That is a great question! Every school does their admissions a little differently...the fact those extra classes are 'unnecessary' for BSN might lead admissions to ignore them, or to look at your grades in them. My best advice is to pick a few schools that you are interested in, get on their websites & check out their requirements, and e-mail them asking them the weight they put grades in classes not required for your BSN. Some schools want to just see a science GPA...you never know! Best of luck
    jwalker03 likes this.
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    Thanks again everyone! I think I'll just take it later down the road while I'm getting work experience so that schools can see that I can handle a more difficult pathophysiology course. I did some digging as per your advice TCU15SRNA and found out that Rush University here in Chicago allows up to 12 C.H. to be taken as a student-at-large. Surely if I take Advanced Physiology, Advanced Pathophysiology, Advanced Pharmacology, and one more class that one C will become less and less significant. Now to stop worrying and focus on what i have to do NOW. Best of luck in CRNA school and nursing school TCU15SRNA & jaykalkyn! P.S. I'll help spread the word RunBabyRN!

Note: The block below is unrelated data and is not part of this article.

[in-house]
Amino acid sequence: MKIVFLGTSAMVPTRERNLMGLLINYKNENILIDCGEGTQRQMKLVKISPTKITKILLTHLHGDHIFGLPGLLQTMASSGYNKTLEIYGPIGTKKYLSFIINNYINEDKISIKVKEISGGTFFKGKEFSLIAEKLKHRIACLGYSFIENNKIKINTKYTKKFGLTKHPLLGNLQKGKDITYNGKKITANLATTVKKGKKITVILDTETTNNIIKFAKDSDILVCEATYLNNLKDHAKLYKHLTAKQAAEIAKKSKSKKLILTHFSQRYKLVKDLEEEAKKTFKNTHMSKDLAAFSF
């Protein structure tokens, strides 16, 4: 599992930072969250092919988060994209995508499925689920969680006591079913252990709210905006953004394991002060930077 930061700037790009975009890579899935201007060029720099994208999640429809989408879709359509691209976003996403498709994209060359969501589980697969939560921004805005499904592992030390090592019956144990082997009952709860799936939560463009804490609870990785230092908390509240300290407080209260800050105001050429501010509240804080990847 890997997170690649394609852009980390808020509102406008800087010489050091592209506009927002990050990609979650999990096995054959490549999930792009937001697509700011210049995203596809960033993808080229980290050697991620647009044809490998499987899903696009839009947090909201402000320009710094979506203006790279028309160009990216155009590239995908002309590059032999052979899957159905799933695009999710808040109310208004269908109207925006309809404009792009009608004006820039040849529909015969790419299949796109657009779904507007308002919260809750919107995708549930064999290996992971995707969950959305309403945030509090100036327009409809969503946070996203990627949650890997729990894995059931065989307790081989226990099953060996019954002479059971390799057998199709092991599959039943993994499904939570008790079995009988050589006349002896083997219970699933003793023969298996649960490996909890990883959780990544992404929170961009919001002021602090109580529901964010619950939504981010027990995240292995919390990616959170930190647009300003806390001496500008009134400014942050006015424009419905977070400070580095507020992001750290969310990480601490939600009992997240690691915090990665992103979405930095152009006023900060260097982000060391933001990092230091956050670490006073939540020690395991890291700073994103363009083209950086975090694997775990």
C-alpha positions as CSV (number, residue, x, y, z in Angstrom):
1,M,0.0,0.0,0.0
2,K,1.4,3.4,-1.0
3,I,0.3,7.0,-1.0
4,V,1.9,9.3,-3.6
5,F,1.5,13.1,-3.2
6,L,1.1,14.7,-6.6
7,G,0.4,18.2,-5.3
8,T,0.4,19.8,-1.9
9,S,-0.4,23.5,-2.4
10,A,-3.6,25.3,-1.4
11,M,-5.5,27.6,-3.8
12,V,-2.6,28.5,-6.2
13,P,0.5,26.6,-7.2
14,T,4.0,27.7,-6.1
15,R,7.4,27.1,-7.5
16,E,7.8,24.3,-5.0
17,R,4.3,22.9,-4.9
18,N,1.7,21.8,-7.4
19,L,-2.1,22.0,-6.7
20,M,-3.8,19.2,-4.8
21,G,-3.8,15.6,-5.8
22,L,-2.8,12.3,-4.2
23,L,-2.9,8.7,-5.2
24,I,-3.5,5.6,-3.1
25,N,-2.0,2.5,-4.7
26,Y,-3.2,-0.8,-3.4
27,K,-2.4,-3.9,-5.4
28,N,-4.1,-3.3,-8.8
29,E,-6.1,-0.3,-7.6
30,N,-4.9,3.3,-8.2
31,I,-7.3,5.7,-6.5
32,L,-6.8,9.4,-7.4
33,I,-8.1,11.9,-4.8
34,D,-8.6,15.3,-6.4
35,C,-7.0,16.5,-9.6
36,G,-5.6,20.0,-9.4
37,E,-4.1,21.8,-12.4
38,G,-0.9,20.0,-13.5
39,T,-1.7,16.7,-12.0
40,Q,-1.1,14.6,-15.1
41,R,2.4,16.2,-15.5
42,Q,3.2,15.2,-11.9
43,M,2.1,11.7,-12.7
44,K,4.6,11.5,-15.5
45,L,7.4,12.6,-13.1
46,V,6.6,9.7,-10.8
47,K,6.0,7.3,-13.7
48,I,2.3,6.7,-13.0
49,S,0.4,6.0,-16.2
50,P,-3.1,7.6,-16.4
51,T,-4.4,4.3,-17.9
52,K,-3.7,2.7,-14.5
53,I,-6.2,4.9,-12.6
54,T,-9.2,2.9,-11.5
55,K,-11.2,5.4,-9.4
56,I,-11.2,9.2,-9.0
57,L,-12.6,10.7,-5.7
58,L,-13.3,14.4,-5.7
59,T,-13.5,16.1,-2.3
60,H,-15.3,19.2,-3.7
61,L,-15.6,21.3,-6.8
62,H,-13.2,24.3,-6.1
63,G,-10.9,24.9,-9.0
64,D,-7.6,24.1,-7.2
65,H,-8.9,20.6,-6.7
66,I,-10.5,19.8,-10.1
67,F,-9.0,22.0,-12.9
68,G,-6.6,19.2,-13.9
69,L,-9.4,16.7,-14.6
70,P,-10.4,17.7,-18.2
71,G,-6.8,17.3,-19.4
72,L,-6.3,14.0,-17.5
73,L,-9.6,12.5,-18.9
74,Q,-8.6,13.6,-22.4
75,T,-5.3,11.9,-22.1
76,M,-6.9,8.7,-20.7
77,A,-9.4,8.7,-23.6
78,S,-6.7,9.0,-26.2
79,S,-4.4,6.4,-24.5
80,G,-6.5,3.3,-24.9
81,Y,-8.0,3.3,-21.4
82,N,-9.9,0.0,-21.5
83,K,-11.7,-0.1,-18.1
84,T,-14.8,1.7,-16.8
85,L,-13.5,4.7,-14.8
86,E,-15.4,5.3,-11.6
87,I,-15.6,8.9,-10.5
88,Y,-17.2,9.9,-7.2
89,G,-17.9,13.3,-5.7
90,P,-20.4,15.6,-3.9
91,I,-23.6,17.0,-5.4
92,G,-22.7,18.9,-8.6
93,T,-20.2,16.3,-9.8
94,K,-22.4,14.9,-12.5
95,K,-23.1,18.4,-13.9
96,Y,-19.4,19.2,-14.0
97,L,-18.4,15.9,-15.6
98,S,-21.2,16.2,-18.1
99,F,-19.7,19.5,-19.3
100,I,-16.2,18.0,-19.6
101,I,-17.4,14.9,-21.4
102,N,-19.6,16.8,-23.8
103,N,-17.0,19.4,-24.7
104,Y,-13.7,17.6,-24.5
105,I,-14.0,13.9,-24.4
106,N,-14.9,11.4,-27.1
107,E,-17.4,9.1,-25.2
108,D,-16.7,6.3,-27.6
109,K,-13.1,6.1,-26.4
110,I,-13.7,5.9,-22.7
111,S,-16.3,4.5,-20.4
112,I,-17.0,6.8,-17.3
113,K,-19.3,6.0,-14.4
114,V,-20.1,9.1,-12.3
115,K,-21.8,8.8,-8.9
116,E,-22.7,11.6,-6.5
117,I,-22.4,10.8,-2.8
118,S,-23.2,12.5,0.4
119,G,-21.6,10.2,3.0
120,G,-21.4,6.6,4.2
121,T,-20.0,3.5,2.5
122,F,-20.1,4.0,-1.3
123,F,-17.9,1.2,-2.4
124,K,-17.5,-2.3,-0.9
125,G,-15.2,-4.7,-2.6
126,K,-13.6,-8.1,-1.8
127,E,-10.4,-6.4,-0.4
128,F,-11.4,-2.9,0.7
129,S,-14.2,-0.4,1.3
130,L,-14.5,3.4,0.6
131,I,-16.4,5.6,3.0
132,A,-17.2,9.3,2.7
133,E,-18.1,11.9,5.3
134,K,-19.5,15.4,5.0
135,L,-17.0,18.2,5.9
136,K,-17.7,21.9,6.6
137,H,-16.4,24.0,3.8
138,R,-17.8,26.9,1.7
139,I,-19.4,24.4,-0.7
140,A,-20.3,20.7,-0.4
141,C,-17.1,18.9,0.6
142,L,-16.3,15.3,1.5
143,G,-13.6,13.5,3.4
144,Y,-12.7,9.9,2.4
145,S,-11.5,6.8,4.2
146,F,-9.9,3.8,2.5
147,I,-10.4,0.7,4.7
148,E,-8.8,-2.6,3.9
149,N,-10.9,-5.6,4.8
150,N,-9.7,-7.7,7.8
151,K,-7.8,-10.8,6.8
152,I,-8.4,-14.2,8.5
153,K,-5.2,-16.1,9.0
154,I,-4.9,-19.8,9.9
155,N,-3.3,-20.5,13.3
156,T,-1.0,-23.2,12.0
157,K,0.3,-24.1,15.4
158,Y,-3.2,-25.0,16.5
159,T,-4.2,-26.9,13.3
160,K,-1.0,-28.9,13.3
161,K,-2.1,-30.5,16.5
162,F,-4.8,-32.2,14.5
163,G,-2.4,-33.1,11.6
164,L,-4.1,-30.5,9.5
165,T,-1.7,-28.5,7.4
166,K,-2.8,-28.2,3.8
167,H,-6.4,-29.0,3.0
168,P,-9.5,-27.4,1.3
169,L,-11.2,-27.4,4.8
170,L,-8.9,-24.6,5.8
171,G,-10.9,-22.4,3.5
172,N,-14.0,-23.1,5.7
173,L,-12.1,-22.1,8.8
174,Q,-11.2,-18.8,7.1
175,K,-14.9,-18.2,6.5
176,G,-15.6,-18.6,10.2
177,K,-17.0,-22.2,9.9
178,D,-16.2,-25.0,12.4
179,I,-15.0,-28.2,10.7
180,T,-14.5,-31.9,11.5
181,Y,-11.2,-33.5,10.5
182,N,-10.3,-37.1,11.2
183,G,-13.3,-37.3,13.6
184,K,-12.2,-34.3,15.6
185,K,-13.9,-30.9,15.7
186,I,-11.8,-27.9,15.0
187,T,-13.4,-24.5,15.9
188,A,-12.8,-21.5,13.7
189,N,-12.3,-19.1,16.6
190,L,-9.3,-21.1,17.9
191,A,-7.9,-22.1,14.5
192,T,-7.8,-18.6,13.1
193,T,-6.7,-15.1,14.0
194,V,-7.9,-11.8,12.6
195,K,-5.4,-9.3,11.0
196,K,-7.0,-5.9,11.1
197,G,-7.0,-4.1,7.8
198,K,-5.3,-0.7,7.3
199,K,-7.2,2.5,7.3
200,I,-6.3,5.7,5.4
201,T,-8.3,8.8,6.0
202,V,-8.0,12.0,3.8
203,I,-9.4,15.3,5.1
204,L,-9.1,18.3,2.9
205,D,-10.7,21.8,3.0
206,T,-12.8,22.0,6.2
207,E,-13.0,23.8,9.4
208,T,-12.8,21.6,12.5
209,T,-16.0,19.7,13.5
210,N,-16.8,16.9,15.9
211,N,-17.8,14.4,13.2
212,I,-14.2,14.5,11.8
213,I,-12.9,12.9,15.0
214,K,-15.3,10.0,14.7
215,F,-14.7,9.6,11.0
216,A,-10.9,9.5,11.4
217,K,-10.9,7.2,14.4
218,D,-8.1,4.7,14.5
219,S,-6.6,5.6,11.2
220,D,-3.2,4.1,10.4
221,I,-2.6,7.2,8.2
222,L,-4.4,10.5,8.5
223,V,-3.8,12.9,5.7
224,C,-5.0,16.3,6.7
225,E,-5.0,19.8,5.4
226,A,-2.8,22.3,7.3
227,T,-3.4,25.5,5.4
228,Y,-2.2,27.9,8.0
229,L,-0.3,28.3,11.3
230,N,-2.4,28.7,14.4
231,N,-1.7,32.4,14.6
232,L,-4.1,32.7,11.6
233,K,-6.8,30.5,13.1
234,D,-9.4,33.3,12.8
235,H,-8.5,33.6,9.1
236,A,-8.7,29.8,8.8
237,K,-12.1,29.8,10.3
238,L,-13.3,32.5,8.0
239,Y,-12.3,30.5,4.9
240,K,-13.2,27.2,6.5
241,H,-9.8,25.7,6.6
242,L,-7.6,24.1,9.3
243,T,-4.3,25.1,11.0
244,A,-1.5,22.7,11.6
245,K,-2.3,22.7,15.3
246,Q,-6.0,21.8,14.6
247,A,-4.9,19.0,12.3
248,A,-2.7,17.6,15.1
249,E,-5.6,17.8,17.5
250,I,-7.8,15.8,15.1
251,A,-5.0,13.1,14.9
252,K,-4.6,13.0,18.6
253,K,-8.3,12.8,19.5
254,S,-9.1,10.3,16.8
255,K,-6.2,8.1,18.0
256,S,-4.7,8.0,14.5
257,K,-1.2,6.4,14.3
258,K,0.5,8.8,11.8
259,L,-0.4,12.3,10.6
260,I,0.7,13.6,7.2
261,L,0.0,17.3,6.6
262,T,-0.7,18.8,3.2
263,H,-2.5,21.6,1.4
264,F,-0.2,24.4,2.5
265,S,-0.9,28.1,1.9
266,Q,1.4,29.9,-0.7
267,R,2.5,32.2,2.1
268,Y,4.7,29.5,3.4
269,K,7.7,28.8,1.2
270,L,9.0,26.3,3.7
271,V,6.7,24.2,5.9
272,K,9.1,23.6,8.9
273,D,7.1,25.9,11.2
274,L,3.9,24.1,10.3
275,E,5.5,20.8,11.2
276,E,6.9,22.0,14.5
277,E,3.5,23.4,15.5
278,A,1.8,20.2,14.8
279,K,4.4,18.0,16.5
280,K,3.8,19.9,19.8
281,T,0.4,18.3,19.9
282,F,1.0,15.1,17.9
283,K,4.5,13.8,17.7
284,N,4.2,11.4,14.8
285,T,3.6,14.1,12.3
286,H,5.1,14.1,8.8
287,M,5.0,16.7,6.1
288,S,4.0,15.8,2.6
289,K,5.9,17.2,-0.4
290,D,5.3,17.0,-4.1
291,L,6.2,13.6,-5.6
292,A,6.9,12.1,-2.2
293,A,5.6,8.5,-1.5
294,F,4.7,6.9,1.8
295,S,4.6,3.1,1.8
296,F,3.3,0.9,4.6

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    Don't worry about it. Just keep your grades up in nursing school, the higher the better.